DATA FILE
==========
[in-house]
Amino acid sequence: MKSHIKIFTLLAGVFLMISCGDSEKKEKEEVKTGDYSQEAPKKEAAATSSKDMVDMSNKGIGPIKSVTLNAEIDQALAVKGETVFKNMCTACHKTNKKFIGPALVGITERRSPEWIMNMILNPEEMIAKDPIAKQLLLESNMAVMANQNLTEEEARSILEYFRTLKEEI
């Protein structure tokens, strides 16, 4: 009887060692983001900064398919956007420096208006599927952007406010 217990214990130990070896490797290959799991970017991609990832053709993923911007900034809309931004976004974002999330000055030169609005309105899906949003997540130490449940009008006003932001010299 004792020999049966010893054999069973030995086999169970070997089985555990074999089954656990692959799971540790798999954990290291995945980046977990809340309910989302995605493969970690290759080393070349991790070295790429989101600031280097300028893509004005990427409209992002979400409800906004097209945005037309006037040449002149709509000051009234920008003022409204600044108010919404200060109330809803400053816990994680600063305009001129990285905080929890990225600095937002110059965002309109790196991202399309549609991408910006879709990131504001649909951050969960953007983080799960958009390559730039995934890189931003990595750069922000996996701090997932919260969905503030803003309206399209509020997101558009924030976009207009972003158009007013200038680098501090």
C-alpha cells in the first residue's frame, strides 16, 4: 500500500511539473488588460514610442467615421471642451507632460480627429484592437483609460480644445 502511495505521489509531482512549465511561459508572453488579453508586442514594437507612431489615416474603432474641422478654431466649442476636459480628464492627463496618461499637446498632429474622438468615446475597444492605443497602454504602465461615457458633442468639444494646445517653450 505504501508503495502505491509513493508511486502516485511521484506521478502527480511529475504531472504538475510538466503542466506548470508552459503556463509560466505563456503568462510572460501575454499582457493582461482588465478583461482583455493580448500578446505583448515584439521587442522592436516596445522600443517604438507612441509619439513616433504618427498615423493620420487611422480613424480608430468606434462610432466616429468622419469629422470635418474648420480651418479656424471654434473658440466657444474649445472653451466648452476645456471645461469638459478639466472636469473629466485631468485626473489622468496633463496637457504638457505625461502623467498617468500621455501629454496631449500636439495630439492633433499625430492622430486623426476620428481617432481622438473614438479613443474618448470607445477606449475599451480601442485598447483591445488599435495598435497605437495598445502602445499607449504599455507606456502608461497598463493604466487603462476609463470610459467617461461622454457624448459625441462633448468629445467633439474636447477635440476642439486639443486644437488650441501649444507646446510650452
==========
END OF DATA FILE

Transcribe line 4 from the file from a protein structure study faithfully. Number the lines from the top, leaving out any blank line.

C-alpha cells in the first residue's frame, strides 16, 4: 500500500511539473488588460514610442467615421471642451507632460480627429484592437483609460480644445 502511495505521489509531482512549465511561459508572453488579453508586442514594437507612431489615416474603432474641422478654431466649442476636459480628464492627463496618461499637446498632429474622438468615446475597444492605443497602454504602465461615457458633442468639444494646445517653450 505504501508503495502505491509513493508511486502516485511521484506521478502527480511529475504531472504538475510538466503542466506548470508552459503556463509560466505563456503568462510572460501575454499582457493582461482588465478583461482583455493580448500578446505583448515584439521587442522592436516596445522600443517604438507612441509619439513616433504618427498615423493620420487611422480613424480608430468606434462610432466616429468622419469629422470635418474648420480651418479656424471654434473658440466657444474649445472653451466648452476645456471645461469638459478639466472636469473629466485631468485626473489622468496633463496637457504638457505625461502623467498617468500621455501629454496631449500636439495630439492633433499625430492622430486623426476620428481617432481622438473614438479613443474618448470607445477606449475599451480601442485598447483591445488599435495598435497605437495598445502602445499607449504599455507606456502608461497598463493604466487603462476609463470610459467617461461622454457624448459625441462633448468629445467633439474636447477635440476642439486639443486644437488650441501649444507646446510650452